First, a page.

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The effect of childhood socioeconomic status on depressive symptoms in middle-old age: the mediating role of life satisfaction

Abstract

Background

Some studies have shown that childhood socioeconomic status (SES) can influence the development and progression of depression in adulthood. This study aimed to analyze the effects of childhood SES on depressive symptoms in individuals of middle-old age and examine the potential mediating role of life satisfaction based on national data in China.

Methods

Data were derived from the 2018 China Health and Retirement Longitudinal Study (CHARLS) data. A total of 17,129 individuals who were aged 45 years and older were included. The dependent variable was depressive symptoms in middle-old age. Childhood SES was the independent variable, and life satisfaction was the mediator. This study controlled four factors: general demographic characteristics, adult SES, childhood adversity and health and living status. Pearson correlations and hierarchical multiple regression analysis were performed, and the Baron and Kenny method was used to test the mediating role.

Results

The score of depressive symptoms among all participants was 7.88 ± 6.65. Gender, age, adult SES, childhood adversity and health and living status all affected the development of depression symptom in middle-aged and elderly individuals in China. After adjusting for all covariates, the higher the childhood SES, the lower the depressive symptom score (β = − 0.422, P < 0.001). Life satisfaction had a partial mediating effect between childhood SES and depressive symptoms. Low childhood SES may improve life satisfaction (β = 0.051, P < 0.001) and life satisfaction indirectly decreases depressive symptom scores (β = − 0.403, P < 0.001).

Conclusions

Life satisfaction was a partial mediator between childhood SES and depressive symptoms in middle and old age. Improving life satisfaction may serve as an intervention to reduce the incidence of depression symptoms in the future.

Peer Review reports

Background

Disease and social burden increase in the aging society. Psychological problems of the elderly have attracted more attention. Depression, which is a common problem affecting the mental health and quality of life of middle-aged people, affects an estimated 350 million individuals worldwide [1, 2]. Approximately 15% of adults aged 60 years and older suffer from a mental disorder, such as depression [3]. Depression is one of the most common mental disorders in old age. Depression increases the risk of cognitive dysfunction and senile dementia in the elderly and is a common risk factor for suicide [4, 5]. The aggravation of depression in middle-aged and elderly individual not only seriously affects their quality of life but also places a heavy burden on society and family. Depressive symptoms are the early signs of depression. Early detection of depressive symptoms is of great significance to prevent the development of the disease course and to provide treatment and intervention [6]. Some experts have suggested that health is affected by multiple factors, such as medical level (the number of local hospitals and medical staff, etc.), income, lifestyle, education and living environment [7]. Changes in the health status of middle-aged and elderly people are especially affected by various factors, such as depressive symptoms. Socioeconomic status (SES) has become one of the directions in medical research to explore the health of middle-aged and elderly people in recent years. SES is an important factor affecting the health of middle-aged and elderly individuals.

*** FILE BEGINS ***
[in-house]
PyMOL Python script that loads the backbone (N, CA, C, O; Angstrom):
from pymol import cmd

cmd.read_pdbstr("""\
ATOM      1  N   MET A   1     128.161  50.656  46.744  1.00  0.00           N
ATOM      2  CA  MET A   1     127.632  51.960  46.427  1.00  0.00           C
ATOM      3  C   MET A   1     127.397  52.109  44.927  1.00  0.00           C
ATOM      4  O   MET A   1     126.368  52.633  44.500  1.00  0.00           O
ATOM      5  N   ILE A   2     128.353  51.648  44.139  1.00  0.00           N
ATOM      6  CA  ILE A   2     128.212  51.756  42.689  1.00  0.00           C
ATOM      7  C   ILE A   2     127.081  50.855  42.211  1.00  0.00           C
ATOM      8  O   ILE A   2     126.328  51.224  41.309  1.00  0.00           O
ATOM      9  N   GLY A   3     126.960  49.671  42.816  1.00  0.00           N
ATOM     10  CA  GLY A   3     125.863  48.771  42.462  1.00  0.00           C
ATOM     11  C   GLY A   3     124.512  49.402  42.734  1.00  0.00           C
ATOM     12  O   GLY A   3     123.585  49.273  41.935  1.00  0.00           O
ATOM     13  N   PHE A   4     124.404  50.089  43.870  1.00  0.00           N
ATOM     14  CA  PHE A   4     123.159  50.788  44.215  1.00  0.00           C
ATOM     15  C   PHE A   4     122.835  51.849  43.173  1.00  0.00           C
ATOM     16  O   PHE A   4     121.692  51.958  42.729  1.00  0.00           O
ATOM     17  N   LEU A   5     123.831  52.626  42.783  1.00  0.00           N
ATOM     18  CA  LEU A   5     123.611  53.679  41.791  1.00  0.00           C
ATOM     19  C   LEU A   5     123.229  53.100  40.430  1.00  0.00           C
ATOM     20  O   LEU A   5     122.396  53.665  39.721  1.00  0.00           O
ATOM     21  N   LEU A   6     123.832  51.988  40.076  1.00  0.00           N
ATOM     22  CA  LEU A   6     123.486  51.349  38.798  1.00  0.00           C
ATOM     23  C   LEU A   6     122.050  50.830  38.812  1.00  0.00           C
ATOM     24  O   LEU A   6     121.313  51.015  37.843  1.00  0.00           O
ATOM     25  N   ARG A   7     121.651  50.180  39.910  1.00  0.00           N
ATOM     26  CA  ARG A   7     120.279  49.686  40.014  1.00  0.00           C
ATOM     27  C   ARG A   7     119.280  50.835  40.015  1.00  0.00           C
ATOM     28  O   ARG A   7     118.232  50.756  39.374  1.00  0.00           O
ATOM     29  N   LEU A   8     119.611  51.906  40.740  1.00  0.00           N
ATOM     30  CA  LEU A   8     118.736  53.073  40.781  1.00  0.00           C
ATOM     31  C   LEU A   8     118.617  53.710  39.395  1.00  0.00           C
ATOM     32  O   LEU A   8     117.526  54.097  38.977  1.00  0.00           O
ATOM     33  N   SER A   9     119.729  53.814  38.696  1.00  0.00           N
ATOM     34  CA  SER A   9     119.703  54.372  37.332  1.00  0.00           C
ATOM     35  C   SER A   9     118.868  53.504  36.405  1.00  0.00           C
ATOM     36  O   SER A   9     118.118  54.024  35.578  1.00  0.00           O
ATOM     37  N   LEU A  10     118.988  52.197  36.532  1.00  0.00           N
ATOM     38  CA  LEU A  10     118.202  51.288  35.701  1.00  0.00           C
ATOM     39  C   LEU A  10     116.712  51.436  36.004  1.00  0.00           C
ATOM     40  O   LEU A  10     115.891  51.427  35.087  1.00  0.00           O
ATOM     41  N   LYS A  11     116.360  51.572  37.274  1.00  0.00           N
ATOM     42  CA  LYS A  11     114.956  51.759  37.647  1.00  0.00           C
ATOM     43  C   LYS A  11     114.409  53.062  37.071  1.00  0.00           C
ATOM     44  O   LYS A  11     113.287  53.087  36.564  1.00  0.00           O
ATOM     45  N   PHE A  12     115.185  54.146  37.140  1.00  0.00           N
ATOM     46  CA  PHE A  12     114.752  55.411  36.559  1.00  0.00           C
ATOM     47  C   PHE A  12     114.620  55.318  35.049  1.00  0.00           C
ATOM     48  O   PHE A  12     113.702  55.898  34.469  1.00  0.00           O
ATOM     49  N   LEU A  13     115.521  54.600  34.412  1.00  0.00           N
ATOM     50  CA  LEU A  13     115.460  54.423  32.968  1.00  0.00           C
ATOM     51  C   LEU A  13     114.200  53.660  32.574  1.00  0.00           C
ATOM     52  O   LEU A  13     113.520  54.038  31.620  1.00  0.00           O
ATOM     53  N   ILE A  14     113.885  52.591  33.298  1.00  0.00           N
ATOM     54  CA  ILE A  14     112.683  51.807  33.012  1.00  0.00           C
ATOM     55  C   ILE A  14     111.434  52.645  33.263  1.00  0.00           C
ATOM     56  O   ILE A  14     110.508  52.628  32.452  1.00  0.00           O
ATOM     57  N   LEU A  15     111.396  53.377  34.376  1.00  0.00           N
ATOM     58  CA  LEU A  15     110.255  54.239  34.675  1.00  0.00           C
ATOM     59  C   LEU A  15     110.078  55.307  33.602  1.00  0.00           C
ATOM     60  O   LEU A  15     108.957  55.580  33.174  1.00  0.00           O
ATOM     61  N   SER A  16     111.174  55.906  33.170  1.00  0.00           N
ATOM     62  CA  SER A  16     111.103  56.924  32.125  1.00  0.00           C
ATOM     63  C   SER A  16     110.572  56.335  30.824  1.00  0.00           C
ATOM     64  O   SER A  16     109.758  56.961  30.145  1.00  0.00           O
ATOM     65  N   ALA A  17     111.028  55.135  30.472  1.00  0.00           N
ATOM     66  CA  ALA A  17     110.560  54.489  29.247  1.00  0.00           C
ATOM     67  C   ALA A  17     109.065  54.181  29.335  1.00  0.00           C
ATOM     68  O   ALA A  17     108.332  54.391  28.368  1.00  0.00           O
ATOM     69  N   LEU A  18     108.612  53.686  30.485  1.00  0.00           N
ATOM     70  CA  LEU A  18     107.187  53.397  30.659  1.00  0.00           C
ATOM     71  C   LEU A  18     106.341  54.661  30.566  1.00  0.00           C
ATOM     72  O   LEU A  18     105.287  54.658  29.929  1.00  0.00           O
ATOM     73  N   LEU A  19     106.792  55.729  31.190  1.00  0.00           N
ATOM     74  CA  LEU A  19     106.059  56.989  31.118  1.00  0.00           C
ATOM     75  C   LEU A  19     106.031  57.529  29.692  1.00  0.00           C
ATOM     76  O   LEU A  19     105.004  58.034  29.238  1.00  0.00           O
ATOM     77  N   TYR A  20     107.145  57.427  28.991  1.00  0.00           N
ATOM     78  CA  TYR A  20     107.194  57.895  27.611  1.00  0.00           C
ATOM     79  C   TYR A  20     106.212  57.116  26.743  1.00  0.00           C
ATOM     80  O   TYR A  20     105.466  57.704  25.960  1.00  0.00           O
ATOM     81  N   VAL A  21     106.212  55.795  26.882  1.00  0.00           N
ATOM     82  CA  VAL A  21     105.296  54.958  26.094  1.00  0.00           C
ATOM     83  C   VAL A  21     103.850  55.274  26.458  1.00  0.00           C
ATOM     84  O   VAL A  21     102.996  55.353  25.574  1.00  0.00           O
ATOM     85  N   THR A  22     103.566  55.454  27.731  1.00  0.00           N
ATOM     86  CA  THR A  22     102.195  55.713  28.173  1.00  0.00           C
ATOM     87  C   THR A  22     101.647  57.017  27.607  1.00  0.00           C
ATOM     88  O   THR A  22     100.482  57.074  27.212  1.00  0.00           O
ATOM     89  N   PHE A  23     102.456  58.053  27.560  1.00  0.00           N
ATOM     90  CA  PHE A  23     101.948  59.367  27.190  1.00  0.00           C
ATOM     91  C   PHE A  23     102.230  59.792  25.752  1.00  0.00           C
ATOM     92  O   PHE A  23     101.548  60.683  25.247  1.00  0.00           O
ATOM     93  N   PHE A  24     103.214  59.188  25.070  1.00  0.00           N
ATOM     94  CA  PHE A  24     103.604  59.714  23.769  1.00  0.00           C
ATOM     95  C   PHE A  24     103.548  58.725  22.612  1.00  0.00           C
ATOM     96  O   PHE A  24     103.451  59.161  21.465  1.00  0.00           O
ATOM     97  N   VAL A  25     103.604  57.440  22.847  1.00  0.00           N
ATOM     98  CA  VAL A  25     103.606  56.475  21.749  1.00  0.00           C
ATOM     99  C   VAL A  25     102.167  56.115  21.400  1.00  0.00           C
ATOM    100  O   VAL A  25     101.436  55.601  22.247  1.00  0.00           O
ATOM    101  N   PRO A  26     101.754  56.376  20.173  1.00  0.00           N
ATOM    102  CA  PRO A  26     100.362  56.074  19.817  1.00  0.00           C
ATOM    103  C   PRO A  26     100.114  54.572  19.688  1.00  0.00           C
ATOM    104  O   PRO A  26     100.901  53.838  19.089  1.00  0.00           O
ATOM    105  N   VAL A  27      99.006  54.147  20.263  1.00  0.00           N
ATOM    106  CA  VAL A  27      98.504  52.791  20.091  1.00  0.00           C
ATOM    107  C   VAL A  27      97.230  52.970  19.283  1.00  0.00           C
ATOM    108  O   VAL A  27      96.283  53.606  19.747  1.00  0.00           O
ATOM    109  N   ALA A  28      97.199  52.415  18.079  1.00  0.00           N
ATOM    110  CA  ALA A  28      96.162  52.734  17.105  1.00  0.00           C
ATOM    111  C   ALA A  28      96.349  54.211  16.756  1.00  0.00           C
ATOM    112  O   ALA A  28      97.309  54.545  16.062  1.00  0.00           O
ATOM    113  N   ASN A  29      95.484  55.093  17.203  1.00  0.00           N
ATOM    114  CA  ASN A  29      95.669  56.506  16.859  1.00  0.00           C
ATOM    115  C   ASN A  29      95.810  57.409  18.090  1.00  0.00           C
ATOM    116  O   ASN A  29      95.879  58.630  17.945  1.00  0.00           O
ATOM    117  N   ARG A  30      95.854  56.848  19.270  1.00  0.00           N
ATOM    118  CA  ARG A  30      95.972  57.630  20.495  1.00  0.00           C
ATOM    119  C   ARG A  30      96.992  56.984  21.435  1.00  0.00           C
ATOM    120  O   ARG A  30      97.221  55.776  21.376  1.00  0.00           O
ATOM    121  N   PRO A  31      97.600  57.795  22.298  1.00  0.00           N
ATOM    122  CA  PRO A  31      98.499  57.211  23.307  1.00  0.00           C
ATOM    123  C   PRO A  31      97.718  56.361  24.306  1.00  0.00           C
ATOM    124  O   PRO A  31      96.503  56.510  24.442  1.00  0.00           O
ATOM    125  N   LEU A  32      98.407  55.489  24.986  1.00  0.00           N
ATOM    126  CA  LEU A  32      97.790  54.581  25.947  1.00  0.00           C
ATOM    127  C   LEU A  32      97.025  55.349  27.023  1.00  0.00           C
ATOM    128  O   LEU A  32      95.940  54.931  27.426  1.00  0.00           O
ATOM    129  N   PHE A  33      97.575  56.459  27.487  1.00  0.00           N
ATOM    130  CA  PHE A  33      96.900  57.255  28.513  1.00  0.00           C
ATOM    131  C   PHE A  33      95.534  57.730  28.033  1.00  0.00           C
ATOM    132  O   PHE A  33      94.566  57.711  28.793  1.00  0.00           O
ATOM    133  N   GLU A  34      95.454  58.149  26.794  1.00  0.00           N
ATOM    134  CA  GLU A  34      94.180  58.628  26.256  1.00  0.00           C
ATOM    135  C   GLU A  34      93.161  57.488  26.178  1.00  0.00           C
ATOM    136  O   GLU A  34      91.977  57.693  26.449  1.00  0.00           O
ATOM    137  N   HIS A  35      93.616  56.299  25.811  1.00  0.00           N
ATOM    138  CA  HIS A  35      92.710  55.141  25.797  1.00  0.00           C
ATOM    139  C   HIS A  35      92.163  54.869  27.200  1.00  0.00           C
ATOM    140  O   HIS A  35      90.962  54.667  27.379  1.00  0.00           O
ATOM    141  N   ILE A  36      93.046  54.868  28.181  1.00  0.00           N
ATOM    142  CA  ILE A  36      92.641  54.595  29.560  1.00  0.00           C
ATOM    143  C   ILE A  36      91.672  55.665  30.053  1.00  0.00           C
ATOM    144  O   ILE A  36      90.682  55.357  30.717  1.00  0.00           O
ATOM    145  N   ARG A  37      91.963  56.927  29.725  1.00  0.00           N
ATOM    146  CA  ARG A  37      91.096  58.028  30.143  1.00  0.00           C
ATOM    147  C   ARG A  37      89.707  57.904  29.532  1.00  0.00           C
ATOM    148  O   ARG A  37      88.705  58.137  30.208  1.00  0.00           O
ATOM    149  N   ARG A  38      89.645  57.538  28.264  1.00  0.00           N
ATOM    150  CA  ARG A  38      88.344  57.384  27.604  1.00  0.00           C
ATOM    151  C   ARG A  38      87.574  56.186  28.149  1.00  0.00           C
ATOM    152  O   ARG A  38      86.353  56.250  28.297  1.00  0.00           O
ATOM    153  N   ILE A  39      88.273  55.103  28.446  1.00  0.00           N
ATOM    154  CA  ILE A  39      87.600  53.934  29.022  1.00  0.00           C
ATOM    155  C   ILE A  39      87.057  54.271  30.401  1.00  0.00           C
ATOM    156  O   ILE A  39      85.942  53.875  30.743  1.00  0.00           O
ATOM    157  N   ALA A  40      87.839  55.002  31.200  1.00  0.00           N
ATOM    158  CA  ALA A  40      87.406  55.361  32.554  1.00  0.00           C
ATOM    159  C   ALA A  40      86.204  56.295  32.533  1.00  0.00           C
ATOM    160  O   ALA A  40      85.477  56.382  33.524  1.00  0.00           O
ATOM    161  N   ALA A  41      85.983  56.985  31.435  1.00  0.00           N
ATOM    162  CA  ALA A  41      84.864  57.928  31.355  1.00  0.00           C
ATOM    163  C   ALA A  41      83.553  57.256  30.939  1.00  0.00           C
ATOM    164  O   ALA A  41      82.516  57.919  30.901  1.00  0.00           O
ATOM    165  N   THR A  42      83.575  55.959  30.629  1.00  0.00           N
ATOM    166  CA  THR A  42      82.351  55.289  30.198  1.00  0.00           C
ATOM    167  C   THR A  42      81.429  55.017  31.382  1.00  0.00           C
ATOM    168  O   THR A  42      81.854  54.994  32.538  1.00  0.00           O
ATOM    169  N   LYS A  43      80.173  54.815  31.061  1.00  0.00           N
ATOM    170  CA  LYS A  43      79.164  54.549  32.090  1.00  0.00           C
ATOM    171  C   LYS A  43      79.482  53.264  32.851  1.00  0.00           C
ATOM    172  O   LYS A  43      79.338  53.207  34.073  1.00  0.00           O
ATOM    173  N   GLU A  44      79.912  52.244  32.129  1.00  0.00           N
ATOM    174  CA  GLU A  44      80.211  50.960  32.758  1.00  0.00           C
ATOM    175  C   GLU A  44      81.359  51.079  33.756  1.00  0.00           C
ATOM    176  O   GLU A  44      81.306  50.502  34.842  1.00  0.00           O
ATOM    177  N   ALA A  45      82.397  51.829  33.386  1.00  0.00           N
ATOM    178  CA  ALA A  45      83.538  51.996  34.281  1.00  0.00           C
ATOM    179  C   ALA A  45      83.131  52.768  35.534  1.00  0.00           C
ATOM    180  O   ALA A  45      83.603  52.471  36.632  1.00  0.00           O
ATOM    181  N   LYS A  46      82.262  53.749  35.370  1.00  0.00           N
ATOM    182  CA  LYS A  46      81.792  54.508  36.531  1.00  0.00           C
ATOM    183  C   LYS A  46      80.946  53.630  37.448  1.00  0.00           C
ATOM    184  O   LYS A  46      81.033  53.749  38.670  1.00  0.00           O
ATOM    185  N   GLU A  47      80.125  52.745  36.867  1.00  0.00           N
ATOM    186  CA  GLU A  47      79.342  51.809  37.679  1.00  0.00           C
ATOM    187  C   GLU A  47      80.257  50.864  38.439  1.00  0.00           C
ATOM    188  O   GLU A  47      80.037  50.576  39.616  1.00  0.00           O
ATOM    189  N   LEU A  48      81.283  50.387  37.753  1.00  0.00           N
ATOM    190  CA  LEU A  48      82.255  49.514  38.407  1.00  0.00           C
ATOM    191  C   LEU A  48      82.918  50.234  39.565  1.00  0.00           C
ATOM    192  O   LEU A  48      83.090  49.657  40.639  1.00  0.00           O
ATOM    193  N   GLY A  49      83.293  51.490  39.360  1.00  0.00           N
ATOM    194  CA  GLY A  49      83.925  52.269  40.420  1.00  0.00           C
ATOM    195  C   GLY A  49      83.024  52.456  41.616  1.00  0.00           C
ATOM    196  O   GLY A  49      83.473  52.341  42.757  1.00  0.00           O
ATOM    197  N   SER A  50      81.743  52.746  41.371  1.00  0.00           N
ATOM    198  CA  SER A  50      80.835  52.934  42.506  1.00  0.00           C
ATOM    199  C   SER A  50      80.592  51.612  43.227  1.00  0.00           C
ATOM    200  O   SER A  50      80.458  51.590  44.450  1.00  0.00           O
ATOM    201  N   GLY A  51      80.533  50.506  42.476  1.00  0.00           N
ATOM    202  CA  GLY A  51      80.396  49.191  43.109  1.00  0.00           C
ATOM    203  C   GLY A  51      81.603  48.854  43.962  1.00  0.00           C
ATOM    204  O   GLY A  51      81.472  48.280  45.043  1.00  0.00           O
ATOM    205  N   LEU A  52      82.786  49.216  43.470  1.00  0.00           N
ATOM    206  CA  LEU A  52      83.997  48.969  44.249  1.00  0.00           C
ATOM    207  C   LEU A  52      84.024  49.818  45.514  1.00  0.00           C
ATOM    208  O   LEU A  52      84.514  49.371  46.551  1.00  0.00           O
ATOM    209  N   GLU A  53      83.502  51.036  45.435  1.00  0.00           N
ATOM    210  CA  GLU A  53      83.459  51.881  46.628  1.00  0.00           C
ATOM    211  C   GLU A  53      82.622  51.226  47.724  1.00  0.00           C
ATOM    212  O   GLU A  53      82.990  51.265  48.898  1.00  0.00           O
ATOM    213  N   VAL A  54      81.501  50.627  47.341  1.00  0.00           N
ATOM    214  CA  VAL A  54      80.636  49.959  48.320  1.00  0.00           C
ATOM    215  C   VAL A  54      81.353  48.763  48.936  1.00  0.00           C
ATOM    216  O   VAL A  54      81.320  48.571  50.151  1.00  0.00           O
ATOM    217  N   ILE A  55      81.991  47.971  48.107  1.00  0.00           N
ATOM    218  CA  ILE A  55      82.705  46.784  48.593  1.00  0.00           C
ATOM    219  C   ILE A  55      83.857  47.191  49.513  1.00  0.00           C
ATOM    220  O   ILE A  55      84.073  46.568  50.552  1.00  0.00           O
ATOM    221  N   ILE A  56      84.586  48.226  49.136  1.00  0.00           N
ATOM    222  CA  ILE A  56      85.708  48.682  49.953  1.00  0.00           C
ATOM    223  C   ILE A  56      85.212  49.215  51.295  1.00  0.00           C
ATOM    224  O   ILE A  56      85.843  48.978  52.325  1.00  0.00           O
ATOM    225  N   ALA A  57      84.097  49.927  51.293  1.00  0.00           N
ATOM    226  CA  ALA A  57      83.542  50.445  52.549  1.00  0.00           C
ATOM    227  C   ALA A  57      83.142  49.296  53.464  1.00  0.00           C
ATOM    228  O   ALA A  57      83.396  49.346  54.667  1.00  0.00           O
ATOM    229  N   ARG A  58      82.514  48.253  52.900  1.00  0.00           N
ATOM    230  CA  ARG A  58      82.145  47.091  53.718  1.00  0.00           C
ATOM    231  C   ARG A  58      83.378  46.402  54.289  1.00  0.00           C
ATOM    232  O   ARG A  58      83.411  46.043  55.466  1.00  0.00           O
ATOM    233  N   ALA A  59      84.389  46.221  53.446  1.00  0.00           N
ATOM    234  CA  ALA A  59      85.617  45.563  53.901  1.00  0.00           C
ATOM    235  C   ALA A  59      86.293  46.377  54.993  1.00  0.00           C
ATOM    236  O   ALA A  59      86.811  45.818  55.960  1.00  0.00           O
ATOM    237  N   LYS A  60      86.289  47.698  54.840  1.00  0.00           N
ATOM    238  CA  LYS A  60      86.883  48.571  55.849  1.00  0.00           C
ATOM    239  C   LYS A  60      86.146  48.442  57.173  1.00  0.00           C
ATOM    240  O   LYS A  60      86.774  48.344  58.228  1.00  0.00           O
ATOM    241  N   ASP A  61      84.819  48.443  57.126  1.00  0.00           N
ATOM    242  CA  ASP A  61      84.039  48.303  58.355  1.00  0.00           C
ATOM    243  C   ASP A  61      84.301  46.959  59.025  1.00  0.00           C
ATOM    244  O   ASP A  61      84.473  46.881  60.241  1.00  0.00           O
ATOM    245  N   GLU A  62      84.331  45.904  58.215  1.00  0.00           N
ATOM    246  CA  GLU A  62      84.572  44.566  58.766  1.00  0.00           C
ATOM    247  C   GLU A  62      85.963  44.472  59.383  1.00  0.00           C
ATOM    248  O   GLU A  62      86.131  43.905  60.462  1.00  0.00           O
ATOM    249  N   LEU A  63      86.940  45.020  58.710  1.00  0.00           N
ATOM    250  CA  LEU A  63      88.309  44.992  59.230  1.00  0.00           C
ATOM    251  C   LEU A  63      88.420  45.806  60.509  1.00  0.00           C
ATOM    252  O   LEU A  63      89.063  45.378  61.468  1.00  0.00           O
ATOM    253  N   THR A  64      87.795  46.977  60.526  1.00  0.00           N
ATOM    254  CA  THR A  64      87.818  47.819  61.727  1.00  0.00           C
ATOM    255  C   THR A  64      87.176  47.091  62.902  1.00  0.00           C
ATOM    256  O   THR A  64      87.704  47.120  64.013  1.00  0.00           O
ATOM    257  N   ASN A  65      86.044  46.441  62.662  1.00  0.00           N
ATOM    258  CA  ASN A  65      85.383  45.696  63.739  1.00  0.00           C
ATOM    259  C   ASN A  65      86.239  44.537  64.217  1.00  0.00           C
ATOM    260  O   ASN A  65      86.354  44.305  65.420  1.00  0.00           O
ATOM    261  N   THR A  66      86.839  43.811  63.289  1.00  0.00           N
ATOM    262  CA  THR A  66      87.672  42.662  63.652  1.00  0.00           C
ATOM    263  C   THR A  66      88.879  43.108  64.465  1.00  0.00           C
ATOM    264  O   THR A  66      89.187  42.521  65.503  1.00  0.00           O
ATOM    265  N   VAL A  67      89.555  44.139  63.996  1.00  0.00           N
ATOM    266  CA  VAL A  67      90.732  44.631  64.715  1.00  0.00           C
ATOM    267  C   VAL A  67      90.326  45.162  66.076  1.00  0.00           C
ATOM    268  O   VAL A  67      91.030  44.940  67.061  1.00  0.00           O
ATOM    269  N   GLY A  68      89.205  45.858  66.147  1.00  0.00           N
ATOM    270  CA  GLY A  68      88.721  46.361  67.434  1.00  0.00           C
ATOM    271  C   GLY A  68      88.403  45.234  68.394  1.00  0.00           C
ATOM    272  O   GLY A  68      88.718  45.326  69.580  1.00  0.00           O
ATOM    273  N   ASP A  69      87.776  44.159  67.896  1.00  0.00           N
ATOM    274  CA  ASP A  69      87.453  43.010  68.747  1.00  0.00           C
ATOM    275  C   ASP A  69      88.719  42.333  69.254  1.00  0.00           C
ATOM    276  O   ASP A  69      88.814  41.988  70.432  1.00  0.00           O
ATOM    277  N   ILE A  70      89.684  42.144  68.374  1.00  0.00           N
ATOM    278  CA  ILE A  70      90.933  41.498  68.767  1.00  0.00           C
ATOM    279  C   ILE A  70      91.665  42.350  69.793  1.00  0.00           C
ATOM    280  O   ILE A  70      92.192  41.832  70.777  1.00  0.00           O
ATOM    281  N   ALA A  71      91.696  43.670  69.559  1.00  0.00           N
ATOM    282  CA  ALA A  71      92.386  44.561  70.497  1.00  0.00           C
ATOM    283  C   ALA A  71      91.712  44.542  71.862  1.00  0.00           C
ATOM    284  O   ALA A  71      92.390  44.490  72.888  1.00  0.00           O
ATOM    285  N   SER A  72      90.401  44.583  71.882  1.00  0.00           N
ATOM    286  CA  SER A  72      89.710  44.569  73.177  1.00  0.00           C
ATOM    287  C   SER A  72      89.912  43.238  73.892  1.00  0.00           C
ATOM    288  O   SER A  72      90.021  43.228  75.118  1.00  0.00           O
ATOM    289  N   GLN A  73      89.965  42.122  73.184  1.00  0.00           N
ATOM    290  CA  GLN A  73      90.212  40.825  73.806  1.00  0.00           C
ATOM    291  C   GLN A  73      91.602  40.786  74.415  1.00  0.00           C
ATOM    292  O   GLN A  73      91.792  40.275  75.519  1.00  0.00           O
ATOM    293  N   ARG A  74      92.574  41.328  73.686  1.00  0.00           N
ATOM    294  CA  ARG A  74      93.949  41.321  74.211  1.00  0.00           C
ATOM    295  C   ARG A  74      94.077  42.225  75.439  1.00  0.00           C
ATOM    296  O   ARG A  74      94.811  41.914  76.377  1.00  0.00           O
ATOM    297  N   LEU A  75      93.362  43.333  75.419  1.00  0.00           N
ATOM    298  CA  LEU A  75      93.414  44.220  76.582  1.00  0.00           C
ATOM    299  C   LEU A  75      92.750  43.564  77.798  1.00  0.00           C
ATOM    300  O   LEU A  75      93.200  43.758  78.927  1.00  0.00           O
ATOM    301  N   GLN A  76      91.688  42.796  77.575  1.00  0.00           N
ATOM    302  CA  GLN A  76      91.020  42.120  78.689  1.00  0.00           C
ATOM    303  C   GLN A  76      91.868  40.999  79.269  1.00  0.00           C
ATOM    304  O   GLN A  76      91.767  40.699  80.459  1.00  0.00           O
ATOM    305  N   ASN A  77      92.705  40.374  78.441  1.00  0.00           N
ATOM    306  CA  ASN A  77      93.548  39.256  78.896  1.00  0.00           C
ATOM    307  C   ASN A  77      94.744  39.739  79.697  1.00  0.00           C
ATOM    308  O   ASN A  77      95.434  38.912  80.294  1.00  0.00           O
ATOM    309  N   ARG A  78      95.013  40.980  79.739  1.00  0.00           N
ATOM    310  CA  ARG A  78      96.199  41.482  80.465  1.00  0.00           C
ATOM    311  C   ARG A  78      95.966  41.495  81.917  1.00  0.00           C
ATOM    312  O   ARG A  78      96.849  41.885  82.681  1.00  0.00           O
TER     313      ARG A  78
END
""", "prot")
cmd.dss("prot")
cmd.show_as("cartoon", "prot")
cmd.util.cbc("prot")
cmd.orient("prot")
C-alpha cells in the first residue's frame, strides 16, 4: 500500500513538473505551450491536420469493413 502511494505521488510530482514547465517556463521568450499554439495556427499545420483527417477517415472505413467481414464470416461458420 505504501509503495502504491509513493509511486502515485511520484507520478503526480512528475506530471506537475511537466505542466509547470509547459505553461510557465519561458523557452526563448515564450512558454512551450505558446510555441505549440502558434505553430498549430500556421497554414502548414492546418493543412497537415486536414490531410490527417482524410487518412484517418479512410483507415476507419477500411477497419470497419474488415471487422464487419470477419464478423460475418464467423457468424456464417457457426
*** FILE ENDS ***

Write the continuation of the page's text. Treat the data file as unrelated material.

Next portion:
Socioeconomic status (SES) is a general measure of the working experience of an individual or a group of people and the economic and social status of an individual or a family relative to others. SES is a comprehensive reflection of the occupation, education level and economic income level of a group [8]. Studies have shown that low SES is associated with high psychiatric morbidity, such as the chronicity of depression [9]. The influence of childhood on the individual is a long and longitudinal cumulative process that occurs throughout life [10]. Childhood SES or childhood experiences may also affect individual health status in later life. Individuals with low SES in childhood may suffer from insufficient medical and health resources in middle and old age, leading to impaired health in middle and old age [11]. Survival and environmental problems in early childhood can lead to long-term changes in individual stress and have an adverse impact on mental health [12]. Some studies have shown that childhood SES can influence the development and progression of depression in adulthood, especially in middle-old age. Low childhood SES is associated with depressive symptoms in adulthood [13]. Poor childhood SES can increase the incidence of depression in middle and old age [14]. A study that followed depression for up to 15 years suggested that childhood SES influences depression through a series of economic stressors, limited social resources, and physical symptoms in adulthood [15]. A Japanese prospective cohort study also showed that low childhood SES has a long-latency effect on the onset of depression among older adults [16].